Field of Science

Friday Fabulous Flower - Big

 If your perennial garden doesn't have one of these, it should.  The flowers aren't just big, they are huge.  And it is almost a carefree plant.  It only suffers from being tasty to Japanese beetles.  This cultivar is related to one of the rose mallows, a species of Hibiscus, but TPP doesn't know which one, perhaps H. moscheutos.  This is the one of the biggest flowers in our garden in terms of diameter, only surpassed by one of the big-leafed magnolias (back a few FFF's ago).  So that flower is about 8 " in diameter, pretty gaudy.  The cultivars come in a range of colors from white to dark red.  All have a center target of darker red.  It also flowers in mid to late summer.  
This plant was also called a marsh mallow because the grew in wet areas.  The roots were spongy and white, and if sweetened they were used as a confection, the botanical ancestor of marshmellows, a purely sugar confection.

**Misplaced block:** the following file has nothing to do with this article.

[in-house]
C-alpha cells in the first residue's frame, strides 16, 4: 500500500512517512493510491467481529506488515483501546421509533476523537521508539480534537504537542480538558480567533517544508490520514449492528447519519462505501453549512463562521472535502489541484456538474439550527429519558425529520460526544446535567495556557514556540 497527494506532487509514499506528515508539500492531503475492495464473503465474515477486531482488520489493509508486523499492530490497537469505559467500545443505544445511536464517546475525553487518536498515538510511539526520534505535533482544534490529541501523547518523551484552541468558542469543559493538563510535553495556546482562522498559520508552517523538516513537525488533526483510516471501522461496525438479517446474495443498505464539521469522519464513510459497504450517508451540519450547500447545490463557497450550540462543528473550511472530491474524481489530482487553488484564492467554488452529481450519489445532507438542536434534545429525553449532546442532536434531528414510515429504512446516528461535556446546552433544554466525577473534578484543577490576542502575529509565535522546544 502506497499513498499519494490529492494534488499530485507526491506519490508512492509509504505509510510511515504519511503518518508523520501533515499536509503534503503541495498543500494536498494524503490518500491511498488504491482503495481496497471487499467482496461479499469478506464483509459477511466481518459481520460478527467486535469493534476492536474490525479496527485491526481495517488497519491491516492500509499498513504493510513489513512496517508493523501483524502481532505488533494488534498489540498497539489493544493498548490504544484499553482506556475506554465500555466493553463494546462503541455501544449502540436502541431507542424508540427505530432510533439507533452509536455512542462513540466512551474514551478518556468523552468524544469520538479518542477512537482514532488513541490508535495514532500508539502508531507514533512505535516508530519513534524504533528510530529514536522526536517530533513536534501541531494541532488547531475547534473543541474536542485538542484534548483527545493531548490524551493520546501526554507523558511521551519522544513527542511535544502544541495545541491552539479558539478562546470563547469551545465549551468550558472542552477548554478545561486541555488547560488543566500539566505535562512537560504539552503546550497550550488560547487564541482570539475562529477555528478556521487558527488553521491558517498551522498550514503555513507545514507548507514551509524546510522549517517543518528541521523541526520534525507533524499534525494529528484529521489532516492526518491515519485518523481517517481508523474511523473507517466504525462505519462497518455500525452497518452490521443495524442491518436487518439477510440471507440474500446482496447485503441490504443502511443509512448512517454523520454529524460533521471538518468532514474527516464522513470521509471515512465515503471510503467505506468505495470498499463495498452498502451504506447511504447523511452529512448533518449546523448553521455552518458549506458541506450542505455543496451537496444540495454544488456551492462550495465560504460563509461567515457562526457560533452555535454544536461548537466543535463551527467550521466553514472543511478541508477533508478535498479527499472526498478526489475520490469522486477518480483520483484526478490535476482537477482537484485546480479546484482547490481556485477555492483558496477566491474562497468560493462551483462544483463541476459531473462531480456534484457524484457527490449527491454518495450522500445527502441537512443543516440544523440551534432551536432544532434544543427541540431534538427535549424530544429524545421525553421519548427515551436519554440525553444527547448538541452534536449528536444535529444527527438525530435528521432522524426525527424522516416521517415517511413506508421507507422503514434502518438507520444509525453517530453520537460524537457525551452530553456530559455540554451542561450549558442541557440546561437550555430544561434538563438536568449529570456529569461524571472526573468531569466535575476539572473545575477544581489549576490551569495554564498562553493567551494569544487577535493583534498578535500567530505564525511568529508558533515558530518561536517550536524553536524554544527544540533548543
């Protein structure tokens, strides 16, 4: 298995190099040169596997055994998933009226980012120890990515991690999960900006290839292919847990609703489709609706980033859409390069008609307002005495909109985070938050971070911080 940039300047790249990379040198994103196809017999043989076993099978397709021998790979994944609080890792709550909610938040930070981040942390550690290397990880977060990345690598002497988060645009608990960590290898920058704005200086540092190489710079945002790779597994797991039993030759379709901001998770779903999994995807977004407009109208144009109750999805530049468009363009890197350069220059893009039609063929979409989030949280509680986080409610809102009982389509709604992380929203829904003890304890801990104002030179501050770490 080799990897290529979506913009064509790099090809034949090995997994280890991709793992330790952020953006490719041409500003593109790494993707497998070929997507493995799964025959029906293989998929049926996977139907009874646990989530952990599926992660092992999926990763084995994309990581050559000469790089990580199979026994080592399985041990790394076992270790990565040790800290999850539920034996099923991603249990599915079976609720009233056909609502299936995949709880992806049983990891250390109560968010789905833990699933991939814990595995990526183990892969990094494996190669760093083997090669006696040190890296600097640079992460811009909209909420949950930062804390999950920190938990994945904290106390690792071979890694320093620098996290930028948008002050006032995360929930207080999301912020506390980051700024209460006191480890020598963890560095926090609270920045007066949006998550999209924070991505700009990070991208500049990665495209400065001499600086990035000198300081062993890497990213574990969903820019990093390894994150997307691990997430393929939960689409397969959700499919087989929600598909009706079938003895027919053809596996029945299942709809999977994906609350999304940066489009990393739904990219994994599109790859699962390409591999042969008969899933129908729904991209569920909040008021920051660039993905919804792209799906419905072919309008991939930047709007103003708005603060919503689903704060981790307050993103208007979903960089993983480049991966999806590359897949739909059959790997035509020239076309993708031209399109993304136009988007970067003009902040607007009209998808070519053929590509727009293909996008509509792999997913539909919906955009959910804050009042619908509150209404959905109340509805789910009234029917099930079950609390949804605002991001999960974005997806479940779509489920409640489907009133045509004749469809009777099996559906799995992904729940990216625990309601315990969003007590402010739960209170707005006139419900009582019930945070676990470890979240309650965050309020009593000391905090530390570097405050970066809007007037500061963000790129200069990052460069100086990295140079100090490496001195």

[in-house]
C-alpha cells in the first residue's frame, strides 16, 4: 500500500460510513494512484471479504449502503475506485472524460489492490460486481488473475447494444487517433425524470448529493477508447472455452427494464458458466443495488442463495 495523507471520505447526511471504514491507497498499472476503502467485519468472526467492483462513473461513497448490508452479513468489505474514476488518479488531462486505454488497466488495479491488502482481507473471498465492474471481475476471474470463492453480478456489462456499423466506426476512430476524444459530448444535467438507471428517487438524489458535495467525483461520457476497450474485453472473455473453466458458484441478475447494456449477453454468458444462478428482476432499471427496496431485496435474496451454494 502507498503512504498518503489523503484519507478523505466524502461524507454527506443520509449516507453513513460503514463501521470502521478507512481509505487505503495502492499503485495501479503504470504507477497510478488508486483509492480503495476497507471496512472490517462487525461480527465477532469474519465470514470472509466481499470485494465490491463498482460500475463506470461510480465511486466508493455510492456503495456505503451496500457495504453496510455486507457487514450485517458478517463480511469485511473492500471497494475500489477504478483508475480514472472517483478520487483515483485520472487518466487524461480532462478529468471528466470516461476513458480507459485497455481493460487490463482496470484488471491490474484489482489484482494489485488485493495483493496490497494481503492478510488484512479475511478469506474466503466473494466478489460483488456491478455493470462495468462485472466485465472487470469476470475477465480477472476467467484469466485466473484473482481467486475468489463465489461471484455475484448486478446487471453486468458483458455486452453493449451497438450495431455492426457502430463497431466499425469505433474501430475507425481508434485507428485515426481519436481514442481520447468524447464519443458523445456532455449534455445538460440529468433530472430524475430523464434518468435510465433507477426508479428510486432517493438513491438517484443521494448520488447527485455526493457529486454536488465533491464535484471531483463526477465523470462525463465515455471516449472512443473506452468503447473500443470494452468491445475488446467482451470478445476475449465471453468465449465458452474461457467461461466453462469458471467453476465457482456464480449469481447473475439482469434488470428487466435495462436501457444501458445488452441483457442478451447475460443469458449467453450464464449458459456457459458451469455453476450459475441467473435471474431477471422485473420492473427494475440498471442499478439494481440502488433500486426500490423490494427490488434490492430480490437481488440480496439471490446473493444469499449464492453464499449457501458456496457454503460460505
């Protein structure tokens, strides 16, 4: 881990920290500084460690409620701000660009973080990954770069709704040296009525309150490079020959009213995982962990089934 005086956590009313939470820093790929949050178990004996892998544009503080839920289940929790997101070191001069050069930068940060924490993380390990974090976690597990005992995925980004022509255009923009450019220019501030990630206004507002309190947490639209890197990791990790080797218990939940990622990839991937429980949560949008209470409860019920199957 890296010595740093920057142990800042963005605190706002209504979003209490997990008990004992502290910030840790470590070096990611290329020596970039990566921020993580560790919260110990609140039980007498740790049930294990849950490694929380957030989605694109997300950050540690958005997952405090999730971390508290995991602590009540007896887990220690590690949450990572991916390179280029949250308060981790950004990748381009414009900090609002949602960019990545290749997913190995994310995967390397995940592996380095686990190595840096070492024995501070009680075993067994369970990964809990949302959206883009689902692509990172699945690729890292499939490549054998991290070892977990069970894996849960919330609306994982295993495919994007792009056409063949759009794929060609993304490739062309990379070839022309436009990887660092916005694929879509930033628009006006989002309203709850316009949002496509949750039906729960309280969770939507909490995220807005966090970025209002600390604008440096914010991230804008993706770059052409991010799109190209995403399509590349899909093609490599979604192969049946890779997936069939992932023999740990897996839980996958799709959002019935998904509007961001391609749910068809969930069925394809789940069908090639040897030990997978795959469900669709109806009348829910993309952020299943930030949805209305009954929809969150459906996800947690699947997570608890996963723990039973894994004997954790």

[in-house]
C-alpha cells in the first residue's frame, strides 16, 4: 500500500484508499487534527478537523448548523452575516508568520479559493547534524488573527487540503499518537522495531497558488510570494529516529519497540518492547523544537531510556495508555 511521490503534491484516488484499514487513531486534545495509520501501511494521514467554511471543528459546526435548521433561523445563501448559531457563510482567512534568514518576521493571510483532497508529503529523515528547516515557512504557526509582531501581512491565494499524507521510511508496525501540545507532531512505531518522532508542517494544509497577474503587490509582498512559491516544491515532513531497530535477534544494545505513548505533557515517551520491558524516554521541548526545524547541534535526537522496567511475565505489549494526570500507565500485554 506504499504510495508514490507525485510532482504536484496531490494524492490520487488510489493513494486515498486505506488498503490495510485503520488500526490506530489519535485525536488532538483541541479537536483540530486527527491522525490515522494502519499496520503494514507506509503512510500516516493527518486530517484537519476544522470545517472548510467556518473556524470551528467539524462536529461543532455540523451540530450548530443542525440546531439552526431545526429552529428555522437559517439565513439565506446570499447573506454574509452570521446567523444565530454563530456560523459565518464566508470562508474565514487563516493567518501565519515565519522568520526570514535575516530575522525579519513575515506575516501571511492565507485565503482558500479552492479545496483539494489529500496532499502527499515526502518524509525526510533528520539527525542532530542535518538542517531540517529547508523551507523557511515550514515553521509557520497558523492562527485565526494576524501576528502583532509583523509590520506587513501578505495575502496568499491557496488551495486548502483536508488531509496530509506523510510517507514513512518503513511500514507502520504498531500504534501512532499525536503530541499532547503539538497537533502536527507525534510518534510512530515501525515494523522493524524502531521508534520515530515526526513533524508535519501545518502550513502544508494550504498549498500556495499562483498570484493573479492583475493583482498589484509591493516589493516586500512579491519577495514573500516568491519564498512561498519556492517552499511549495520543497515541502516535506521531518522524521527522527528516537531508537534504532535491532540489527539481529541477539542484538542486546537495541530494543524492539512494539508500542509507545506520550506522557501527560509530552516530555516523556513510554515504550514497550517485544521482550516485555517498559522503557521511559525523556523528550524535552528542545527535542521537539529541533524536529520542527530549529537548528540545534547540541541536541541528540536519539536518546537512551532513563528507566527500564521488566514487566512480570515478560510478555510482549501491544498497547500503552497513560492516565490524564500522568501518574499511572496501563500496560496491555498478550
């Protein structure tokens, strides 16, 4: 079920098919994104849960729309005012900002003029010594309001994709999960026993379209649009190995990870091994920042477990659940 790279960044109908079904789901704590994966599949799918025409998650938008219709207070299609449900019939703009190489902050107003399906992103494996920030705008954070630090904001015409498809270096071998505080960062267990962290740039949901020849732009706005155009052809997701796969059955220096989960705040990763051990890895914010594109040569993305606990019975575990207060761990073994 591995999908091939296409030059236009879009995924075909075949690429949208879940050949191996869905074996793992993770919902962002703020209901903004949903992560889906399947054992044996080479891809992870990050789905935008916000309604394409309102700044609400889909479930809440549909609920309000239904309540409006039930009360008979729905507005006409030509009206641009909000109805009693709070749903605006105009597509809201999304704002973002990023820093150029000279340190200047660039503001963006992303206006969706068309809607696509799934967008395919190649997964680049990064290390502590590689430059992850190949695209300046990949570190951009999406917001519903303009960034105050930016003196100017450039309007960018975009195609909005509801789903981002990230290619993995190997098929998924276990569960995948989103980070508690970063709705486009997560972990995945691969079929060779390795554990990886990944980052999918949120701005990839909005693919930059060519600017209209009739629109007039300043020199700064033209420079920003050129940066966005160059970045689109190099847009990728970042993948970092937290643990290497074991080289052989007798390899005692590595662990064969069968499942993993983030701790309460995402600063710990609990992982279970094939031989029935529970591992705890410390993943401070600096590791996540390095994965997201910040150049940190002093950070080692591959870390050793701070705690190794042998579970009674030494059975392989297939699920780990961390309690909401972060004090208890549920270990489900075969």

Friday Fabulous Flower - Big and Blue


Somehow TPP missed a Friday.  Who knows how this happens but it did.  Fortunately there are a few reliable plants that flower in the late summer.  This plant moves around the garden a bit, but it's always around. Quite reliable, you just have to learn how to recognize the seedlings and leave a couple.  This is the great or big blue Lobelia (L. siphilitica), probably the easiest Lobelia to keep around your garden. And this part of the garden is fairly dry, although some field guides suggest it likes wet areas.  Don't know about the specific epithet, perhaps this species was thought to have a medicinal use, but no obvious connection.  There are supposedly two varieties here in Illinois, but TPP isn't sure he's ever a seen a difference.